Serenity Art Exhibit – UCSF Women’s Health Center. Free. 10 am to 3 pm. (2356 Sutter St.) UCSF Women’s Health Center invitational exhibit showcases 5 artists whose work encapsulates ‘serenity’. Through April 16.

• 18 :  M ONDAY

Remember the Children – Freight and Salvage. $8.50. 1 pm to

3 pm. (2020 Addison St., Berkeley) Join Kitka’s beloved long-time collaborator Linda Tillery and friends for an afternoon sing along. RuPaul’s Drag Race Viewing Party – Toad Hall. Free. 9:30 pm. (4146 St.) Enjoy the return of Drag Mondays at Toad Hall and watch RuPaul’s Drag Race every Monday evening. Monday Musicals: Superstar Edition – The Edge SF. Free. 7 pm to 2 am. (4149 18th St.) www. Enjoy clips from your favorite movie musicals and Broadway shows.

• 19 :  T UESDAY

Funny Tuesdays – Harvey’s. Free. 9 pm. (500 Castro St.) www. An LGBT comedy night hosted by Ronn Vigh. Israel Vibration – The Independent. $25. 9 pm. (628 Divisadero St.) Reggae music group Israel Vibration performs live. Marilyn Manson – The Warfield. $40. 8 pm. (982 Market St.) www. Hard rock metal superstar Marilyn Manson delivers an unforgettable performance.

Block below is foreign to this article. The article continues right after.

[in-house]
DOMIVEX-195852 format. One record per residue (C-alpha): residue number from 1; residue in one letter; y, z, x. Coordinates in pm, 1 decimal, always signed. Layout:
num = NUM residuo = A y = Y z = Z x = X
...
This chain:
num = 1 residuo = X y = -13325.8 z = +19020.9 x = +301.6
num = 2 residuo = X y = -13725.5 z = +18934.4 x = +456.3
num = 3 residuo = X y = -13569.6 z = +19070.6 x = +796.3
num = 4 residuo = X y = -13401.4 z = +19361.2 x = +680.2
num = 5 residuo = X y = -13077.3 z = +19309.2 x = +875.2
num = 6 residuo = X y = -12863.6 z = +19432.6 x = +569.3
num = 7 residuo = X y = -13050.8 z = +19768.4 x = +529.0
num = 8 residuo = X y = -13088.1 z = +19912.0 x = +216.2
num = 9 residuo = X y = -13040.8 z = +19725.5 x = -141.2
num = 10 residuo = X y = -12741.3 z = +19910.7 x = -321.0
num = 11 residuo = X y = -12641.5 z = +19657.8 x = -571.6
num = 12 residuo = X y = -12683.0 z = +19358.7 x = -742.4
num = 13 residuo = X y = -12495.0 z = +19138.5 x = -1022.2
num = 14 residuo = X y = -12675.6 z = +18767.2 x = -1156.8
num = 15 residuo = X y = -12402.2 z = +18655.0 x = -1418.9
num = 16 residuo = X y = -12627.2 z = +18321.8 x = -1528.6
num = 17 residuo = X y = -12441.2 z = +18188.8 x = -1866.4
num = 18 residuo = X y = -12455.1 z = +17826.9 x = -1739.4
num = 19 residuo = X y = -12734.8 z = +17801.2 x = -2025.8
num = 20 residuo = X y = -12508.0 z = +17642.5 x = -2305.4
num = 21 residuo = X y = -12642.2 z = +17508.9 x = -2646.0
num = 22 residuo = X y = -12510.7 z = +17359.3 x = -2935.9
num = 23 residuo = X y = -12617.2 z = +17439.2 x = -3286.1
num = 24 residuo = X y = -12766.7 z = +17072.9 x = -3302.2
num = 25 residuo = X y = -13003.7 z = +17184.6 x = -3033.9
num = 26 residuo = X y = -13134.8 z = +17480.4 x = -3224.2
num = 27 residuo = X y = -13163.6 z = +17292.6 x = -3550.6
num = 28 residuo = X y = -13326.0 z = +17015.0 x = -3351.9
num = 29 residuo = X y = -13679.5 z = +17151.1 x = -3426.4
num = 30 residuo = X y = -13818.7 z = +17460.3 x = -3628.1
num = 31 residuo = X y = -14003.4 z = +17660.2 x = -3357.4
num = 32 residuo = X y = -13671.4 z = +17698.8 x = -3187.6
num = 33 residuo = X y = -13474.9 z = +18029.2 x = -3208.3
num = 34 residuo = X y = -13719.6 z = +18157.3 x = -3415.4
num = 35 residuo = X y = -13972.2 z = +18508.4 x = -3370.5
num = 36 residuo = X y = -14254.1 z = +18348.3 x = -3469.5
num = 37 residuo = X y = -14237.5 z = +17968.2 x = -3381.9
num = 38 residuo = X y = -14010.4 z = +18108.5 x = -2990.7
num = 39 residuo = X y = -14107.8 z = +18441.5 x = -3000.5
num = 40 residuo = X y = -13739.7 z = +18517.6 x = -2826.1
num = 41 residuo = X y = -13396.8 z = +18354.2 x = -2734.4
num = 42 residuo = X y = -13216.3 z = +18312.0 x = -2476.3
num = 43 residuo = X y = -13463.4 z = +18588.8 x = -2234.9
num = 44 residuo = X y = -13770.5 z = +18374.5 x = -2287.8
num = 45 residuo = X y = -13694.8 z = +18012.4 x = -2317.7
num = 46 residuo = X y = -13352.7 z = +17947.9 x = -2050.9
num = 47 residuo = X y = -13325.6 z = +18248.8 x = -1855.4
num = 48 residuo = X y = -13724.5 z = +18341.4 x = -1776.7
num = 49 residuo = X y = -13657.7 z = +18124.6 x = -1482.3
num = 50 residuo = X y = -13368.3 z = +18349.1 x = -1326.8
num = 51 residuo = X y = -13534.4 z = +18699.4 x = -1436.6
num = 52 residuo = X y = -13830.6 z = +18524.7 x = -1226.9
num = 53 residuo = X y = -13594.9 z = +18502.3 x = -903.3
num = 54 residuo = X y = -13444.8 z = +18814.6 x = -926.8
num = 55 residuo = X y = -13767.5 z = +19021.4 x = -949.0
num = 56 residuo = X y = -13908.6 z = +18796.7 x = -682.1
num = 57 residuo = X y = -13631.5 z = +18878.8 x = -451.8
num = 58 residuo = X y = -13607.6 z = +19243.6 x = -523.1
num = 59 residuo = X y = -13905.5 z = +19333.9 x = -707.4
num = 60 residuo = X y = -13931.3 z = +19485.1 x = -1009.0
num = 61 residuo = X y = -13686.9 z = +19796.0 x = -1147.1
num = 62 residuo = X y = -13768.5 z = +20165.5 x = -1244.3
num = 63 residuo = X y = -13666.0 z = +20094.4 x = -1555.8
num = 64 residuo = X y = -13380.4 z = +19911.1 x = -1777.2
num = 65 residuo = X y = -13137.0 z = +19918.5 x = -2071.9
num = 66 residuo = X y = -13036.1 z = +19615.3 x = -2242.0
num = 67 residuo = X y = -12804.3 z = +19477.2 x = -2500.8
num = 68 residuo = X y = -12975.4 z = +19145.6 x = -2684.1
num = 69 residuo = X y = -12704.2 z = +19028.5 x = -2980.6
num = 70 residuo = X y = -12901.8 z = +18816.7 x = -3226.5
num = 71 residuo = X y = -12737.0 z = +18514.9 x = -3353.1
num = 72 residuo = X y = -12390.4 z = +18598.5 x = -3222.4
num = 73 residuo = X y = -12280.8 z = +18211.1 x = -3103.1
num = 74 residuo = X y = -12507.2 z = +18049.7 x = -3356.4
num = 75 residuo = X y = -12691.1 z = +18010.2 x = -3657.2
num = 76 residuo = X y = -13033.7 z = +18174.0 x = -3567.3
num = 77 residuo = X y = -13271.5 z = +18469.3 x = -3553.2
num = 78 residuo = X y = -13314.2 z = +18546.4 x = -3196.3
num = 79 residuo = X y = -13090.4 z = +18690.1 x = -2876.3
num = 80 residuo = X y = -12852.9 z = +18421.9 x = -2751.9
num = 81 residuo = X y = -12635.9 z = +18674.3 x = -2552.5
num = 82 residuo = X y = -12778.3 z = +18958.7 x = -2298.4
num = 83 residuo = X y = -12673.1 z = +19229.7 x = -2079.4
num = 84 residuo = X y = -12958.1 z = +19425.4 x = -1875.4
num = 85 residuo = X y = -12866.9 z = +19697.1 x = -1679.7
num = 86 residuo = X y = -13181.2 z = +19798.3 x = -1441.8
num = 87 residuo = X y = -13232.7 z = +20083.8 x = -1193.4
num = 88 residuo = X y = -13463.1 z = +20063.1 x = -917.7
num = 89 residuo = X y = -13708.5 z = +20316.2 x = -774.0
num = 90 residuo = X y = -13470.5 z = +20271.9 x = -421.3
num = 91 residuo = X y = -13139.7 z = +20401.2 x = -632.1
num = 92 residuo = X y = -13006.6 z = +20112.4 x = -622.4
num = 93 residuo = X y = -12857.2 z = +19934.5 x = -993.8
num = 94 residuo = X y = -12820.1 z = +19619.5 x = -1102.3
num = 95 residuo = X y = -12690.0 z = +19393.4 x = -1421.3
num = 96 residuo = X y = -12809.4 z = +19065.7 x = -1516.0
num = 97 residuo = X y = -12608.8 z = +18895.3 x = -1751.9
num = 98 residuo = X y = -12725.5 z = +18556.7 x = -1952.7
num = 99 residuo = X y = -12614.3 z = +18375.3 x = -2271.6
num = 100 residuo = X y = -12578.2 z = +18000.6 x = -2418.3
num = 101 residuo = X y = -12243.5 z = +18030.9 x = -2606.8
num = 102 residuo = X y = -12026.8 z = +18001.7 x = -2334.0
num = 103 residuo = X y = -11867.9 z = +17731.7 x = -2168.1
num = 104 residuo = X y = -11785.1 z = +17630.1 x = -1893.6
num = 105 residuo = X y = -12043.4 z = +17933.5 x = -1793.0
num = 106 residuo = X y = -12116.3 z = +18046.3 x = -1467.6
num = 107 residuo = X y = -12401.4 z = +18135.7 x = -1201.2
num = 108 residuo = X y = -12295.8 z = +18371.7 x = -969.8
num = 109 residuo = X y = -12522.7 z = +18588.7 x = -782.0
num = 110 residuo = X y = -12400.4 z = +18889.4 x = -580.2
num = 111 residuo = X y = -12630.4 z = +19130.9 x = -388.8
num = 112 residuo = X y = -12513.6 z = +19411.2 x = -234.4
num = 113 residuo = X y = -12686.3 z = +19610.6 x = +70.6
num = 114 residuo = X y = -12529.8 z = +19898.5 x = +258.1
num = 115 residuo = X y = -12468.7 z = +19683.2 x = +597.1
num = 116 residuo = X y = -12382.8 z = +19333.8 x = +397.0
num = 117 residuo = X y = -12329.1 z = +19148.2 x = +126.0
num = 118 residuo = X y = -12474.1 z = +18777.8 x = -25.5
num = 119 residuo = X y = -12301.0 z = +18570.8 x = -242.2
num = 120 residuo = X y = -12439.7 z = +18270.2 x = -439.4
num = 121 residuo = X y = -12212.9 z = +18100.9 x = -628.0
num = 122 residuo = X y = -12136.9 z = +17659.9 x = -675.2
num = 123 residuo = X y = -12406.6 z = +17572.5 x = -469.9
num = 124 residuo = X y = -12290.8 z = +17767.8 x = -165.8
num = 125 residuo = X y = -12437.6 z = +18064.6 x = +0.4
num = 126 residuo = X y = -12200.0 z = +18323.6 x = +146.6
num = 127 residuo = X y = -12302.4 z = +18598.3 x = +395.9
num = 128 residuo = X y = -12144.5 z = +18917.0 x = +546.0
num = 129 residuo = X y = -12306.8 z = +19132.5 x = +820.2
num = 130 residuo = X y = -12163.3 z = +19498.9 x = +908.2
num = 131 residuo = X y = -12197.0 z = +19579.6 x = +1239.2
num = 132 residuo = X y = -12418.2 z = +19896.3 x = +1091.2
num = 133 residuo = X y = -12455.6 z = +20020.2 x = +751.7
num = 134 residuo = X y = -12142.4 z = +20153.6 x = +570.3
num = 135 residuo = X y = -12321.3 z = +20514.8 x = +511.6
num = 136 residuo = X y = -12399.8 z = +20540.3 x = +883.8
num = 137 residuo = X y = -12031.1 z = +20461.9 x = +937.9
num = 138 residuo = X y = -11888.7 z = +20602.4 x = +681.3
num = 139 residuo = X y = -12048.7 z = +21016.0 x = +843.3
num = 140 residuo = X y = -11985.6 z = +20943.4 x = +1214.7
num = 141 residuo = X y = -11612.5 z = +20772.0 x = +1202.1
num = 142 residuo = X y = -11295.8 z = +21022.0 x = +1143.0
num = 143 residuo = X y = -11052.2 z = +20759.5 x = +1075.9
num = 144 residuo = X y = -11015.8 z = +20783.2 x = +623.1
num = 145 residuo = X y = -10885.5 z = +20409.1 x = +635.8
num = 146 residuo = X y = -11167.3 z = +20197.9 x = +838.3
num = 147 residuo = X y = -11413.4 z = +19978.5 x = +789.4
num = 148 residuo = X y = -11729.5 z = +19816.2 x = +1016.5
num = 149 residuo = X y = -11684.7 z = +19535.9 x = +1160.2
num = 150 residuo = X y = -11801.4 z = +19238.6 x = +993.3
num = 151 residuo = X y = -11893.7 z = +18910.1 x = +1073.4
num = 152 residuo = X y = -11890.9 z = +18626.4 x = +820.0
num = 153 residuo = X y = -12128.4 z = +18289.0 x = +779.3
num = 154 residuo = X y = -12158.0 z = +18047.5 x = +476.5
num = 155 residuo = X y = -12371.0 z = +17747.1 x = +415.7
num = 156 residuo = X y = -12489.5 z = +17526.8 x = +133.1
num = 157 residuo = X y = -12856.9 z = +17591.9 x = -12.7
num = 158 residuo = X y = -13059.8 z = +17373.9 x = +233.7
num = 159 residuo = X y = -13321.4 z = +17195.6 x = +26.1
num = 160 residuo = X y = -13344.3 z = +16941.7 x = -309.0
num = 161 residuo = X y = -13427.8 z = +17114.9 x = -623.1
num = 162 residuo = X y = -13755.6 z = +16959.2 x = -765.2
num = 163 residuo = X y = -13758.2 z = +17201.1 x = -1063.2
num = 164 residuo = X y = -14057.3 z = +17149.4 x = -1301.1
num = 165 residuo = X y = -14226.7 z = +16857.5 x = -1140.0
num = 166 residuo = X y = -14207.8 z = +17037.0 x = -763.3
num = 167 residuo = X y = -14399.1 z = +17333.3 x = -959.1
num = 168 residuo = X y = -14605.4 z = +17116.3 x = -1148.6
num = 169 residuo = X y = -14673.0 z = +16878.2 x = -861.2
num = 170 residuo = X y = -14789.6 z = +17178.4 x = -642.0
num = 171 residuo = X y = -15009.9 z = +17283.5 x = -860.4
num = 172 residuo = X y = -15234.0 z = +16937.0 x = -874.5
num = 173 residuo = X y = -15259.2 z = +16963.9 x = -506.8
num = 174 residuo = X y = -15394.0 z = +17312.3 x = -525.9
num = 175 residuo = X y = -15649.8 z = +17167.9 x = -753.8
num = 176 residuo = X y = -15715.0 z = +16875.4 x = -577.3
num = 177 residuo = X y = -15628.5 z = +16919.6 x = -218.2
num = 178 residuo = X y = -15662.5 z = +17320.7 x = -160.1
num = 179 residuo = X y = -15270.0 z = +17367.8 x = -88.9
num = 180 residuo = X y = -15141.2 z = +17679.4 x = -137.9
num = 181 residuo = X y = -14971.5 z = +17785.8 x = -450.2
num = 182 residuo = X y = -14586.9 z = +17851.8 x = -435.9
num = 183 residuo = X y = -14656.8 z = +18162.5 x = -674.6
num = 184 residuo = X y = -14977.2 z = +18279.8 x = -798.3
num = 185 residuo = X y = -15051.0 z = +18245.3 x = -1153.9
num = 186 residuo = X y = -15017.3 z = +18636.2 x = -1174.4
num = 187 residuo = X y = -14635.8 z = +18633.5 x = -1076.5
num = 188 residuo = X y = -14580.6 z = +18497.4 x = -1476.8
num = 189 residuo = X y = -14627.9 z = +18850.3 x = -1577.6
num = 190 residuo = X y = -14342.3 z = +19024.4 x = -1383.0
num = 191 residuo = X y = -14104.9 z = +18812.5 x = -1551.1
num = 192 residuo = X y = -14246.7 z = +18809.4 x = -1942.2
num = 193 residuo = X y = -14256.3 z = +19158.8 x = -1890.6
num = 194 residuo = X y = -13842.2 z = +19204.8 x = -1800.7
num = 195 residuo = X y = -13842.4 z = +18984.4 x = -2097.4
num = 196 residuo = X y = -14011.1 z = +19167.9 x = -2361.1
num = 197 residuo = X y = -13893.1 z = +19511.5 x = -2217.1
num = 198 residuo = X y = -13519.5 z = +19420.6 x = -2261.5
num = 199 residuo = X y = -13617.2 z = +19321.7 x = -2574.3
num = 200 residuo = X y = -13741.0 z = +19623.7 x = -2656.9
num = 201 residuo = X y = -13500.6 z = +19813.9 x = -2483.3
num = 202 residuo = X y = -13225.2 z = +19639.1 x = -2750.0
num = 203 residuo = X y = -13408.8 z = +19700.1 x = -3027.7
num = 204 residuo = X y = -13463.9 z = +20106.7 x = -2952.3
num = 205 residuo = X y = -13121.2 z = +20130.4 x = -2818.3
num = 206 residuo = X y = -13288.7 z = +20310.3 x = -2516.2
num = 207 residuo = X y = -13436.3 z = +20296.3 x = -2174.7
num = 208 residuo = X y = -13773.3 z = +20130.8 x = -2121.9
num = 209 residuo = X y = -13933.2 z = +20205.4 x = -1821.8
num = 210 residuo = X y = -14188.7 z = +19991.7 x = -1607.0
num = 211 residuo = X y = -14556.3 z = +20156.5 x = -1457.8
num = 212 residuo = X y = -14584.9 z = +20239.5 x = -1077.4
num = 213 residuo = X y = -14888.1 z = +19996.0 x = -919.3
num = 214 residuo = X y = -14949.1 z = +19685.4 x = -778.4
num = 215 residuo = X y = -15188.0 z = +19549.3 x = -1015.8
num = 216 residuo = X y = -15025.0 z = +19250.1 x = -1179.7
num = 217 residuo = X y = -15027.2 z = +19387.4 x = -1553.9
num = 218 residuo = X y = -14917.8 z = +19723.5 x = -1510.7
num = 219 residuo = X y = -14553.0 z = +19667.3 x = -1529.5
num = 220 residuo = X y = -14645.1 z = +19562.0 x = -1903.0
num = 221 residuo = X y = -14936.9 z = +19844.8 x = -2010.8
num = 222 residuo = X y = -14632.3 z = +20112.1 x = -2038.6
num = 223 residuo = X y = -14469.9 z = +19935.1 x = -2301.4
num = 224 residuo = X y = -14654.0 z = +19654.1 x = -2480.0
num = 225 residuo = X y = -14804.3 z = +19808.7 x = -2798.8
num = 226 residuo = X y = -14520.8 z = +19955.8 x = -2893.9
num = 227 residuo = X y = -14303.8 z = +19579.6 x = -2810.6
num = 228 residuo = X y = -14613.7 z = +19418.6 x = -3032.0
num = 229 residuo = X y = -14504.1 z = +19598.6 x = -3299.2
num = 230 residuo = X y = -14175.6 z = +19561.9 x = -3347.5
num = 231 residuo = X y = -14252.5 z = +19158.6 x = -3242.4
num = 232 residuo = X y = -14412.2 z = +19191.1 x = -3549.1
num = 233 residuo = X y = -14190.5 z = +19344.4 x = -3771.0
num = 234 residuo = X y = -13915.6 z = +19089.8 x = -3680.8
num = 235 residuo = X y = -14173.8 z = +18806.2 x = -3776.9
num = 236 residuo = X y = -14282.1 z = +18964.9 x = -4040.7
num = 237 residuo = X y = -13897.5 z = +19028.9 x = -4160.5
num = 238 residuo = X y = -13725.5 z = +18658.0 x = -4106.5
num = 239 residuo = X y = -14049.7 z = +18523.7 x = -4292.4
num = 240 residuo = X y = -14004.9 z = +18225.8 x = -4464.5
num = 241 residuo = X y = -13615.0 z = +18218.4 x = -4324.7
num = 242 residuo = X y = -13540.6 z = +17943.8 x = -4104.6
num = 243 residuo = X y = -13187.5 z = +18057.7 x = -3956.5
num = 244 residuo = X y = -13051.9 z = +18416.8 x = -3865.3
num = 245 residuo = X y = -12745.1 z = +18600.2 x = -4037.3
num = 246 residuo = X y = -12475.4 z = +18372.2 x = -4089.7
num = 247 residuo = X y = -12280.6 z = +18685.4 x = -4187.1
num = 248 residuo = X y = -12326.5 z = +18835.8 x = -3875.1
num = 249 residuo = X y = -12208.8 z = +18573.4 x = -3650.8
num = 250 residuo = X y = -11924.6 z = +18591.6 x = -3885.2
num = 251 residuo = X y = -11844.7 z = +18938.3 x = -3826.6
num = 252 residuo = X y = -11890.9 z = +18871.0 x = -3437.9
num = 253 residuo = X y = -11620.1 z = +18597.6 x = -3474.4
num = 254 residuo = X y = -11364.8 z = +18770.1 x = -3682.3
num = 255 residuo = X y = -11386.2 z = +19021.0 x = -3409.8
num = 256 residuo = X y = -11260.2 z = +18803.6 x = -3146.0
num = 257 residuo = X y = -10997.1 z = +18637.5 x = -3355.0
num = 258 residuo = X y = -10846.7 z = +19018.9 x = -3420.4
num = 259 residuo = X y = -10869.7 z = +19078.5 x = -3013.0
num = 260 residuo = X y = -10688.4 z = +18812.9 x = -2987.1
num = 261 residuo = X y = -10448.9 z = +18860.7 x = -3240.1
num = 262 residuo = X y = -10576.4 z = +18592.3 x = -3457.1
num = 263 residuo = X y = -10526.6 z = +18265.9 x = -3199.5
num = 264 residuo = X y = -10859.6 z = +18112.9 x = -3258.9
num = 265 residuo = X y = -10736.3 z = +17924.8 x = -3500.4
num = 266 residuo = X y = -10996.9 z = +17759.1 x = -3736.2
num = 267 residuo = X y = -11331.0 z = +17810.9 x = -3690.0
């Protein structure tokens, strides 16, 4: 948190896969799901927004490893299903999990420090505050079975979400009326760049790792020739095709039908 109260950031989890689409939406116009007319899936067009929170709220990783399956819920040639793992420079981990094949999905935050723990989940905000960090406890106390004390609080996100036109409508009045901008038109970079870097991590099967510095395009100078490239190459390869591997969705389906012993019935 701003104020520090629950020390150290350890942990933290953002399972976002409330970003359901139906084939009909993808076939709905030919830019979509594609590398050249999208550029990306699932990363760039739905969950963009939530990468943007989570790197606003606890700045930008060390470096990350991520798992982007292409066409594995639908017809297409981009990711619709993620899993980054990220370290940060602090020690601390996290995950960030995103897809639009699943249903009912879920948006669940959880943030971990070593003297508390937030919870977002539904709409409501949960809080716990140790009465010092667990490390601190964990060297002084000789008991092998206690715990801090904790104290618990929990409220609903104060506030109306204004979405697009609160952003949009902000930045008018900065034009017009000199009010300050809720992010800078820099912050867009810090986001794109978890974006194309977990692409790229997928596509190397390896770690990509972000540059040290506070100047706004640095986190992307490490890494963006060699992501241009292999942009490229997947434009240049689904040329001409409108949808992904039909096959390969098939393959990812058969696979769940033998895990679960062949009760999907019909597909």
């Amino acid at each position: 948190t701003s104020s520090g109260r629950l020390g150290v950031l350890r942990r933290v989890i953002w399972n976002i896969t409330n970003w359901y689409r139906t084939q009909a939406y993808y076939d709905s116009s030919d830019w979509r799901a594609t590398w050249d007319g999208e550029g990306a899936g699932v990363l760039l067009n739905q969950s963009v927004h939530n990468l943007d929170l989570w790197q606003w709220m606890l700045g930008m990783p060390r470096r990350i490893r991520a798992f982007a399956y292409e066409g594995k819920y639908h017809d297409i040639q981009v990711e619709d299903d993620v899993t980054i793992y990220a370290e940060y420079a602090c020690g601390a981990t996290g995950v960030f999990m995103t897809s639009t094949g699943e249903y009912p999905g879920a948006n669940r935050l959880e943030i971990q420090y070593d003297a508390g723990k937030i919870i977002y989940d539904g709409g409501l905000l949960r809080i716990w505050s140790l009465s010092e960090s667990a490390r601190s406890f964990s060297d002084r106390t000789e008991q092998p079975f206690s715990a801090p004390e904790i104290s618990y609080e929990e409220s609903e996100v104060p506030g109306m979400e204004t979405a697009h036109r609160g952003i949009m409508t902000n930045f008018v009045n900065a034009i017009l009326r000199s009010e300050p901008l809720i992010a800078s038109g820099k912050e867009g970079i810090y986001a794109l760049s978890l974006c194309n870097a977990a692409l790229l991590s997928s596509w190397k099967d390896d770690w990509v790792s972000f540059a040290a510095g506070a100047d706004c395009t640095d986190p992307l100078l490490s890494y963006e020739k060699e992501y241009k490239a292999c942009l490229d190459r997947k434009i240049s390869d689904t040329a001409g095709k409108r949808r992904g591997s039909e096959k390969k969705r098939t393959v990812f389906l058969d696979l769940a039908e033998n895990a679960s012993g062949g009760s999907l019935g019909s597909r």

• 15 :  F RIDAY

Black LGBT History Experiences – African American Art & Culture Complex. Free. 6 pm to 9 pm. (762 Fulton St.) www. Celebrate the lives of Black LGBT historical figures with live entertainment, food, and art.

More listings at

• 20 :  W EDNESDAY Old Wicked Songs – Center Repertory Company. $38-$47. 7:30 pm. (1601 Civic Dr., Walnut Creek) Nominated for the Pulitzer Prize in Drama, this is the inspirational journey of two very different men, with music as their one common bond, who must find a way to break through their pasts. Through March 2. Red Hot Burlesque – El Rio. $5. 7 pm. (3158 Mission St.) www. A hot, outrageous women’s burlesque show happening every Wednesday and Friday. Last Drag – LGBT Center. Free. 7 pm. (1800 Market St.) A free stop-smoking class for LGBT and HIV positive community. Happening every Wednesday.